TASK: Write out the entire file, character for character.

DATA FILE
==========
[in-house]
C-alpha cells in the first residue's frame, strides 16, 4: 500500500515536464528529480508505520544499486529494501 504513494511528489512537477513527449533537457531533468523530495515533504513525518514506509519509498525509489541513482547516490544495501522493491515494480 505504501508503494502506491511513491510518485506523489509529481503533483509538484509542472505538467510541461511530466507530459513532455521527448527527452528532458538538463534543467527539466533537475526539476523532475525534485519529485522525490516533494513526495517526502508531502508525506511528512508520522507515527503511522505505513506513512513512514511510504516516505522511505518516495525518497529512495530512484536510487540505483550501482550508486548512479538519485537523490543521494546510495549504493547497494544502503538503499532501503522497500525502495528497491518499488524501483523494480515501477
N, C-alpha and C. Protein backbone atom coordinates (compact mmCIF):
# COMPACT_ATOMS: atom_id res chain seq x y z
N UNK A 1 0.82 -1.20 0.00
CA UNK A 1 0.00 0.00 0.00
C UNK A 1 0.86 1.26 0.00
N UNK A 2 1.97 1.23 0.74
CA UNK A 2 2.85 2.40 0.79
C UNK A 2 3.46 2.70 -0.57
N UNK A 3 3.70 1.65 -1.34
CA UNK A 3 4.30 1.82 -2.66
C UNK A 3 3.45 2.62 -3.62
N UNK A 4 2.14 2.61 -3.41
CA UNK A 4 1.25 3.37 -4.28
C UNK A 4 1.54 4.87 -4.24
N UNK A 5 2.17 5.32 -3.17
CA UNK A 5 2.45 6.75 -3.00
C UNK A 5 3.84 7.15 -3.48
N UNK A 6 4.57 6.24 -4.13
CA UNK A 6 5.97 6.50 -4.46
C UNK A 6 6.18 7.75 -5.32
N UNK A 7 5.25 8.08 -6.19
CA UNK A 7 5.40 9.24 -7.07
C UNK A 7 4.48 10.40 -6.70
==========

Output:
[in-house]
C-alpha cells in the first residue's frame, strides 16, 4: 500500500515536464528529480508505520544499486529494501 504513494511528489512537477513527449533537457531533468523530495515533504513525518514506509519509498525509489541513482547516490544495501522493491515494480 505504501508503494502506491511513491510518485506523489509529481503533483509538484509542472505538467510541461511530466507530459513532455521527448527527452528532458538538463534543467527539466533537475526539476523532475525534485519529485522525490516533494513526495517526502508531502508525506511528512508520522507515527503511522505505513506513512513512514511510504516516505522511505518516495525518497529512495530512484536510487540505483550501482550508486548512479538519485537523490543521494546510495549504493547497494544502503538503499532501503522497500525502495528497491518499488524501483523494480515501477
N, C-alpha and C. Protein backbone atom coordinates (compact mmCIF):
# COMPACT_ATOMS: atom_id res chain seq x y z
N UNK A 1 0.82 -1.20 0.00
CA UNK A 1 0.00 0.00 0.00
C UNK A 1 0.86 1.26 0.00
N UNK A 2 1.97 1.23 0.74
CA UNK A 2 2.85 2.40 0.79
C UNK A 2 3.46 2.70 -0.57
N UNK A 3 3.70 1.65 -1.34
CA UNK A 3 4.30 1.82 -2.66
C UNK A 3 3.45 2.62 -3.62
N UNK A 4 2.14 2.61 -3.41
CA UNK A 4 1.25 3.37 -4.28
C UNK A 4 1.54 4.87 -4.24
N UNK A 5 2.17 5.32 -3.17
CA UNK A 5 2.45 6.75 -3.00
C UNK A 5 3.84 7.15 -3.48
N UNK A 6 4.57 6.24 -4.13
CA UNK A 6 5.97 6.50 -4.46
C UNK A 6 6.18 7.75 -5.32
N UNK A 7 5.25 8.08 -6.19
CA UNK A 7 5.40 9.24 -7.07
C UNK A 7 4.48 10.40 -6.70